Tightly packed ordered arrays of atoms (or, more generally, quantum emitters) exhibit remarkable collective optical properties, as dissipation in the form of photon emission is correlated. In this talk, I will discuss the single-, few- and many-body out-of-equilibrium physics of 1D arrays, and their potential to realize versatile light-matter interfaces. For small enough inter-atomic distances, atomic chains feature dark states that allow for dissipationless transport of photons, behaving as waveguides for single-photon states. Atomic waveguides can be used to mediate interactions between impurity qubits coupled to the array, and allow for the realization of multiple paradigms in waveguide QED, from bandgap physics to chiral quantum optics . Due to the two-level nature of the atoms, atomic waveguides are a perfect playground to realize strong photon-photon interactions. At the many-body level, I will address the open question of how the geometry of the array impacts the process of "Dicke superradiance", where fully inverted atoms synchronize as they de-excite, emitting light in a burst (in contrast to the exponential decay expected from independent emitters). While most literature attributes the quenching of superradiance to Hamiltonian dipole-dipole interactions, the actual culprits are dissipative processes in the form of photon emission into different optical modes. I will provide an understanding of the physics in terms of collective jump operators and demonstrate that superradiance survives at small inter-atomic distances . I will finish my talk by discussing the implications of correlated photon emission for quantum information processing and metrology.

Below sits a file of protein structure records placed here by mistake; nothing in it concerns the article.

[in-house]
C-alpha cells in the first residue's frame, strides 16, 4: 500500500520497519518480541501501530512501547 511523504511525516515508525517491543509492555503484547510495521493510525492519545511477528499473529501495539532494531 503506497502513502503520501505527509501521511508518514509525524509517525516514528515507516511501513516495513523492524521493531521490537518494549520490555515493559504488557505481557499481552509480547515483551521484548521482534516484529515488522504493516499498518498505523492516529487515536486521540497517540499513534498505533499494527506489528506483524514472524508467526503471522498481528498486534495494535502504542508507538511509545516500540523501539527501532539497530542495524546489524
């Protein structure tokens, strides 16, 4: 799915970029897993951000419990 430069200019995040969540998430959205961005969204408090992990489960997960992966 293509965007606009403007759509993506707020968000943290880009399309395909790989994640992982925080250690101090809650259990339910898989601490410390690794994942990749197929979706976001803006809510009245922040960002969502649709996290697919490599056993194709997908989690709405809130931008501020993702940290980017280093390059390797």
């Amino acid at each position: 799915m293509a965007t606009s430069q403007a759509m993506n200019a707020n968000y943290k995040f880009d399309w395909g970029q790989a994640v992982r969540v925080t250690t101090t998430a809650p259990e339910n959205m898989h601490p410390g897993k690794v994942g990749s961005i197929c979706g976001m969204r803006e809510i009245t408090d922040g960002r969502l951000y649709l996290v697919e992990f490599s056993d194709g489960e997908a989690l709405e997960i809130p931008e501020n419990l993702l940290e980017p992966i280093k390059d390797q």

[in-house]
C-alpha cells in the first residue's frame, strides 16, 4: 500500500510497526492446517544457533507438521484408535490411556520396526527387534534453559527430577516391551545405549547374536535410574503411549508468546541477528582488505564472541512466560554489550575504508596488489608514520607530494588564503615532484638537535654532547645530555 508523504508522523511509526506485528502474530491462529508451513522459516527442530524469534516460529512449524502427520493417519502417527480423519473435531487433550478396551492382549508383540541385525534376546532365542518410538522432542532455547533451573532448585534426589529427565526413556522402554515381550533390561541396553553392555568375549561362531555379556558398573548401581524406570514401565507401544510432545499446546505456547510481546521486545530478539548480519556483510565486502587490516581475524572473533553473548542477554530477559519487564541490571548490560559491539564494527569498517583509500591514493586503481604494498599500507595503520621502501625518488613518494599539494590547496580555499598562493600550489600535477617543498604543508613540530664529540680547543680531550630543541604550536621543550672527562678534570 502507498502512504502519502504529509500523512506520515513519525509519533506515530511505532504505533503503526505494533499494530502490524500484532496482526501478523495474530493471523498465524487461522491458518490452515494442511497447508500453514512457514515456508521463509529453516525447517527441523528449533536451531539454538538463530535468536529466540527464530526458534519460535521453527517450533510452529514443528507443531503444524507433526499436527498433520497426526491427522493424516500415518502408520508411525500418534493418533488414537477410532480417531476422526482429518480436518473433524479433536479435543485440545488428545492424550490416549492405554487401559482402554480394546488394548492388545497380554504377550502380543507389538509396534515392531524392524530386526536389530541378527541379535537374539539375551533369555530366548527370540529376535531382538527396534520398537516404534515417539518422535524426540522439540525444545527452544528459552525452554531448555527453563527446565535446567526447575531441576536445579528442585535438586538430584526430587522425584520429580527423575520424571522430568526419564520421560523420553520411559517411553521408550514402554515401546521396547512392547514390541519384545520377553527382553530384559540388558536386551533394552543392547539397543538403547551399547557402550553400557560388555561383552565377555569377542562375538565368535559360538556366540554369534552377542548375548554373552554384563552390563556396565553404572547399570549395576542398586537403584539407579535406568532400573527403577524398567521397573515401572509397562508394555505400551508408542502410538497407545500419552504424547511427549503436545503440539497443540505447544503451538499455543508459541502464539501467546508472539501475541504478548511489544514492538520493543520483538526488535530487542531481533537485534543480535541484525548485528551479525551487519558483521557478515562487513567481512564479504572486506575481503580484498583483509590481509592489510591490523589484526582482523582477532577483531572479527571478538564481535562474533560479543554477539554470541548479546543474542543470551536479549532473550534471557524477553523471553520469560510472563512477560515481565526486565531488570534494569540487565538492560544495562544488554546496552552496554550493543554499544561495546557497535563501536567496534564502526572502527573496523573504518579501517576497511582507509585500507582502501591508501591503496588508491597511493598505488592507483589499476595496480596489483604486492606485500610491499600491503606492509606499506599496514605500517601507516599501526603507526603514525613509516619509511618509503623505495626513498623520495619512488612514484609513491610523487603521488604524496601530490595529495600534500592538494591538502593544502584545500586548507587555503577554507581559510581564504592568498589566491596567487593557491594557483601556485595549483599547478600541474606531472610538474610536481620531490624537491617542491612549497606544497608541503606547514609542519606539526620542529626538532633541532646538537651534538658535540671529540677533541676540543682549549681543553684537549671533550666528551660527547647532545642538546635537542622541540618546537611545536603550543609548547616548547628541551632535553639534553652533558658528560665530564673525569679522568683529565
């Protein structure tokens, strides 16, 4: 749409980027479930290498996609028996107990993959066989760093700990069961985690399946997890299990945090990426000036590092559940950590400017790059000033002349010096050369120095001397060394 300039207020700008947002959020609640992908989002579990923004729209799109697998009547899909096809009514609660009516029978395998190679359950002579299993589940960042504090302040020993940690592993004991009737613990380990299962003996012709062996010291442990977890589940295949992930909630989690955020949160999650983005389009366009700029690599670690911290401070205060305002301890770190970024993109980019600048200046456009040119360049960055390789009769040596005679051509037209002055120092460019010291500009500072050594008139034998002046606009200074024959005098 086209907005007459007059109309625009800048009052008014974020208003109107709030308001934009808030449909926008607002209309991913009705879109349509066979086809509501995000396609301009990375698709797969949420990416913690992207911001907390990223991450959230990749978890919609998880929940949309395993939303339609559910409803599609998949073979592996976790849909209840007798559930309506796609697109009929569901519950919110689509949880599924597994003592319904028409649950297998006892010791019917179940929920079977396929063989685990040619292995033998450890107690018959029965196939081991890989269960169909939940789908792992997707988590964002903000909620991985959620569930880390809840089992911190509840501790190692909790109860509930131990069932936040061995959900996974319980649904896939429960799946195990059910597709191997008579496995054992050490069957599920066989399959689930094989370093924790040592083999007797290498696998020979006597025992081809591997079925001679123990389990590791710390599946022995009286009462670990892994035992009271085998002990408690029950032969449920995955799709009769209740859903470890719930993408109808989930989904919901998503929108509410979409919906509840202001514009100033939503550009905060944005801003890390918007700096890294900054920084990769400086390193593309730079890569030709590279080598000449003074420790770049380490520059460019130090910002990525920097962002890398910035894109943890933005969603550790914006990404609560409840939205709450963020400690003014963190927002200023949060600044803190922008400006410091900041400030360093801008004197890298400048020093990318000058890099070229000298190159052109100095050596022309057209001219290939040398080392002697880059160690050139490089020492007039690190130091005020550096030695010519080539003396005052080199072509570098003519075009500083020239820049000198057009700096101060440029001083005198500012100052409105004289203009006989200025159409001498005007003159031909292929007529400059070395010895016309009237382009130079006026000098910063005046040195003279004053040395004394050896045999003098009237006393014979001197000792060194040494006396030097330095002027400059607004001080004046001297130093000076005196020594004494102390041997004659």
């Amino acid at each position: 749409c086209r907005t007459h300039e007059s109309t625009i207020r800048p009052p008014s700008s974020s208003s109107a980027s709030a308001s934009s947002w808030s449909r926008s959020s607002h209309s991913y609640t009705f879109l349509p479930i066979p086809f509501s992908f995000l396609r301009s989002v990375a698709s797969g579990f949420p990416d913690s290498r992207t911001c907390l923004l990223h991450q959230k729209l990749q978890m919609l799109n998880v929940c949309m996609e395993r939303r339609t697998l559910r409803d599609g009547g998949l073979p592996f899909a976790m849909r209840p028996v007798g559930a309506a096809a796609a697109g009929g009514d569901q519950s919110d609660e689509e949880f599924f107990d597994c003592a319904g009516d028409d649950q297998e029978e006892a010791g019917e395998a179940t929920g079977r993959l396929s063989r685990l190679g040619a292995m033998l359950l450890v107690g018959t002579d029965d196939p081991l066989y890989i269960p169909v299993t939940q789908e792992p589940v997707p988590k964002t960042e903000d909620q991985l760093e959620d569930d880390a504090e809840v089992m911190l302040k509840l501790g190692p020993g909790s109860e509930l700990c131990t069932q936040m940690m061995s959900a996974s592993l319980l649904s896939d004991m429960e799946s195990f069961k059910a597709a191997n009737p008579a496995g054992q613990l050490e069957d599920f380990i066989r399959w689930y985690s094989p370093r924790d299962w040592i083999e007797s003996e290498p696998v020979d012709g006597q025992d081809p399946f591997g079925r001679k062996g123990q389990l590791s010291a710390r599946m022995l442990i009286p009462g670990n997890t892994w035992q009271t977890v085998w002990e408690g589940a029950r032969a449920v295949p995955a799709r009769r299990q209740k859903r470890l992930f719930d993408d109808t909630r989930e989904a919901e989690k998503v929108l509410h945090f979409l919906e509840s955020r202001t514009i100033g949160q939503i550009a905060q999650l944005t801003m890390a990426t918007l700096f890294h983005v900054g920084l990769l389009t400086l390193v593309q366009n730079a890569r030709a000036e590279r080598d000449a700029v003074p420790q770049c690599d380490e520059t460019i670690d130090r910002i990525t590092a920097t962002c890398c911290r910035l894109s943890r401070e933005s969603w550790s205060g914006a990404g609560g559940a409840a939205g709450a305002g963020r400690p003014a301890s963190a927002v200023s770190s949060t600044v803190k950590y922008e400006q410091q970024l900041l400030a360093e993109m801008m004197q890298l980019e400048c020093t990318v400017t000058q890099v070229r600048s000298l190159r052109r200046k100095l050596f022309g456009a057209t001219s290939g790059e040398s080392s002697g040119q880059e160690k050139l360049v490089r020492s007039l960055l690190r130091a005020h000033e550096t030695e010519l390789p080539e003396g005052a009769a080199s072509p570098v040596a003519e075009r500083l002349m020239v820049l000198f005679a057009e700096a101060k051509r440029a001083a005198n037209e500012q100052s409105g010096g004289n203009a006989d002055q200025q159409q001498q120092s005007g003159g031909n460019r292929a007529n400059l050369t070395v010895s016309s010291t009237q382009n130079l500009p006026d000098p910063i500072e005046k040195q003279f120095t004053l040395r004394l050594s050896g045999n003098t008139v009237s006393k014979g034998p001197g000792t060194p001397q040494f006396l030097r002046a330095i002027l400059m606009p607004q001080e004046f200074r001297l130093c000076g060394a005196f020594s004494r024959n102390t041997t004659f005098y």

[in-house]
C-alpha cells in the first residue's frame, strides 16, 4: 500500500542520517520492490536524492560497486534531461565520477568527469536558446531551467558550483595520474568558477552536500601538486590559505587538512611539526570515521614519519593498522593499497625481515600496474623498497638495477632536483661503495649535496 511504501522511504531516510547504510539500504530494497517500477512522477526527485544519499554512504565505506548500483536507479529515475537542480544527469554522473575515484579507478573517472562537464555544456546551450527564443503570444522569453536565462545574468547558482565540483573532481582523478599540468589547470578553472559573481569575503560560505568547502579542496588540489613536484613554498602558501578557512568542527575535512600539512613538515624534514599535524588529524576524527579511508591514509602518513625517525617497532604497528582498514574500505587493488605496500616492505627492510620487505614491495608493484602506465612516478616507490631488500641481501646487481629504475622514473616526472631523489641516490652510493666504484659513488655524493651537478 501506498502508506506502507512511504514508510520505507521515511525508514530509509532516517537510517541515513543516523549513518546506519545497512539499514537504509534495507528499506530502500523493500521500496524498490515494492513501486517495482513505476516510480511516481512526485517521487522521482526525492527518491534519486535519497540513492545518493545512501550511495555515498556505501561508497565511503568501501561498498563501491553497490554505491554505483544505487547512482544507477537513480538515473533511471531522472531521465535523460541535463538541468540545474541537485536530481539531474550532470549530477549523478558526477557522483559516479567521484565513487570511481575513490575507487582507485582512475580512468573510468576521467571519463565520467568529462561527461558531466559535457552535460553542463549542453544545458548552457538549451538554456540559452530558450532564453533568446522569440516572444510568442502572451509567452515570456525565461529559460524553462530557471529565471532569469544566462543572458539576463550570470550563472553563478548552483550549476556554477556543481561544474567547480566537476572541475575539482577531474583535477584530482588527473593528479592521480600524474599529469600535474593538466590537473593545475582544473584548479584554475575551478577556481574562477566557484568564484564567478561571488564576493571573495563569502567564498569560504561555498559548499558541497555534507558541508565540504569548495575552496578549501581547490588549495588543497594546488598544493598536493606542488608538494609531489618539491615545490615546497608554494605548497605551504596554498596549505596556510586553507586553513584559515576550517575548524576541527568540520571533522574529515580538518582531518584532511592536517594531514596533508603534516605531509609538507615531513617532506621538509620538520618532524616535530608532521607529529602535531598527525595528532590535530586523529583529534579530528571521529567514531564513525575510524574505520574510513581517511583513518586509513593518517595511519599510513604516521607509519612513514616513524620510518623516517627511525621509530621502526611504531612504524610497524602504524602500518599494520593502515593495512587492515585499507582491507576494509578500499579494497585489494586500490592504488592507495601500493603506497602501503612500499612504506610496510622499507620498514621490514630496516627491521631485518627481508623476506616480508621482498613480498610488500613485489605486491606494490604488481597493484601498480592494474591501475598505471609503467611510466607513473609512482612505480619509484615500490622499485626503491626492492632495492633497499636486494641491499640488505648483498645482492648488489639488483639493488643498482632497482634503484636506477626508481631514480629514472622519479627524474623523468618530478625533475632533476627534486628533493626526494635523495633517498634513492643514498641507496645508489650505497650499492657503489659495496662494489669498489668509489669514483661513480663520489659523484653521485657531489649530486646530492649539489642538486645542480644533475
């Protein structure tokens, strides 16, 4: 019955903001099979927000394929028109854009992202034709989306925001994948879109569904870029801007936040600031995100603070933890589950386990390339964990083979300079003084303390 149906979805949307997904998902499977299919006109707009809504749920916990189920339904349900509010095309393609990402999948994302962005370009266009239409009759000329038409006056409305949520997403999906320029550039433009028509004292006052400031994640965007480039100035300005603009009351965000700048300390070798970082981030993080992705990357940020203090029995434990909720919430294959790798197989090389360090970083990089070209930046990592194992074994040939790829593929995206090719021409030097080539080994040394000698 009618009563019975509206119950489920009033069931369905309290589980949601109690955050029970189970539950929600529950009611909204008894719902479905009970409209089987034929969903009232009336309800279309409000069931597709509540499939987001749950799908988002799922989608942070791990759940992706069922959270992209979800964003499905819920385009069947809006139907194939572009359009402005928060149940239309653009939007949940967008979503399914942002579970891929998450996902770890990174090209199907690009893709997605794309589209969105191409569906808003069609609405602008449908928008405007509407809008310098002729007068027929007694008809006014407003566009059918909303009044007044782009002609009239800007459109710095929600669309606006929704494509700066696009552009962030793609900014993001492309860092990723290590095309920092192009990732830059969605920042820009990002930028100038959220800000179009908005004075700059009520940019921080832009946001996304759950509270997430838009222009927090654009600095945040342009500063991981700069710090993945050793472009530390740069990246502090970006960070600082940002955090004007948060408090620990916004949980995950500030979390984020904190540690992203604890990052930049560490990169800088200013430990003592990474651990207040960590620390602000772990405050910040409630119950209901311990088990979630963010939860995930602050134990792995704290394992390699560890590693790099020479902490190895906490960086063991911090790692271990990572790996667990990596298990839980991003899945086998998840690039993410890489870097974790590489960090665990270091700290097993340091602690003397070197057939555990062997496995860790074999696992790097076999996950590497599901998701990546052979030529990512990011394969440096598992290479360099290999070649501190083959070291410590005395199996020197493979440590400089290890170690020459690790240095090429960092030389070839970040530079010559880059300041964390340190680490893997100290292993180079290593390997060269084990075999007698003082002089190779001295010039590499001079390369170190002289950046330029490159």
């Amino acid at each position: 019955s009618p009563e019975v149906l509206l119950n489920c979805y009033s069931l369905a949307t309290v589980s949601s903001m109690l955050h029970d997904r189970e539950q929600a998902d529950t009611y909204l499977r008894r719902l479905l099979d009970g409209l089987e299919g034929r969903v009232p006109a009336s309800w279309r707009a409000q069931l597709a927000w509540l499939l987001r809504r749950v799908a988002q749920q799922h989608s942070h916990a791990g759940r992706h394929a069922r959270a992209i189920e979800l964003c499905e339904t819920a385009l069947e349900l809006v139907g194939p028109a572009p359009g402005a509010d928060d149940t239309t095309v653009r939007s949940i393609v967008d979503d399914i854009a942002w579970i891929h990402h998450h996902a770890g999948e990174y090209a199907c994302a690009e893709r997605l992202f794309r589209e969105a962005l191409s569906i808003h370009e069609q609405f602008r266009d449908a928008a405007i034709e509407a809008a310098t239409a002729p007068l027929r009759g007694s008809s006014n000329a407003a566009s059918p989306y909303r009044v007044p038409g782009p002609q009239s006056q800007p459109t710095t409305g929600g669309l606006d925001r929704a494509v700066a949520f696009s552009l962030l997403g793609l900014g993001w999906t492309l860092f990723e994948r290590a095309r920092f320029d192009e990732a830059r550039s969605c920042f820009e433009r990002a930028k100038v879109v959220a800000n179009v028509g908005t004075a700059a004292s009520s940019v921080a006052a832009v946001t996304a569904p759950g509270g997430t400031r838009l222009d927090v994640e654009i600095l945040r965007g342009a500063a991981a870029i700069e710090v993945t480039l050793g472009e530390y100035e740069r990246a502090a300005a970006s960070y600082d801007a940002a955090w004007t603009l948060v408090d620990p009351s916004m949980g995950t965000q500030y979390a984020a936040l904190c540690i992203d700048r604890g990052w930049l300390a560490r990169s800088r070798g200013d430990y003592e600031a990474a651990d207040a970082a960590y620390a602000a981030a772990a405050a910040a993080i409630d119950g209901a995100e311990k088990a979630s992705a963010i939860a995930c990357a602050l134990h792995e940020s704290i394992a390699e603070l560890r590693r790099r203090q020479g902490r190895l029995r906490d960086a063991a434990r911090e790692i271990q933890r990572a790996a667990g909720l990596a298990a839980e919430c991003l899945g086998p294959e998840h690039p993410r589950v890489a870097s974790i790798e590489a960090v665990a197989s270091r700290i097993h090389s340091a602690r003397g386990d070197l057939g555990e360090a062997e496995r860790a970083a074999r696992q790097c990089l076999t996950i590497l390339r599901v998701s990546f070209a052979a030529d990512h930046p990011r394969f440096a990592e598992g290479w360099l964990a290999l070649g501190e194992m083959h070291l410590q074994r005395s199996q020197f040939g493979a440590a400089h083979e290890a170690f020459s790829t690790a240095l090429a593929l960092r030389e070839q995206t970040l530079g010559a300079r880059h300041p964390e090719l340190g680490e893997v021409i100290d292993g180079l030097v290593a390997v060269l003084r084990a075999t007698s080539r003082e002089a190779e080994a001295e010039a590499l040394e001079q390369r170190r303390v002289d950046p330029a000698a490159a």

S. J. Masson, A. Asenjo-Garcia, Atomic-waveguide Quantum Electrodynamics, arXiv: 1912.06234 (2019)
 S. J. Masson, I. Ferrier-Barbut, L. A. Orozco, A. Browaeys, A. Asenjo-Garcia, Many-body signatures of collective decay in atomic chains, arXiv: 2008.08139 (2020)
This seminar is sponsored by the department of Applied Physics and the Ginzton Laboratory.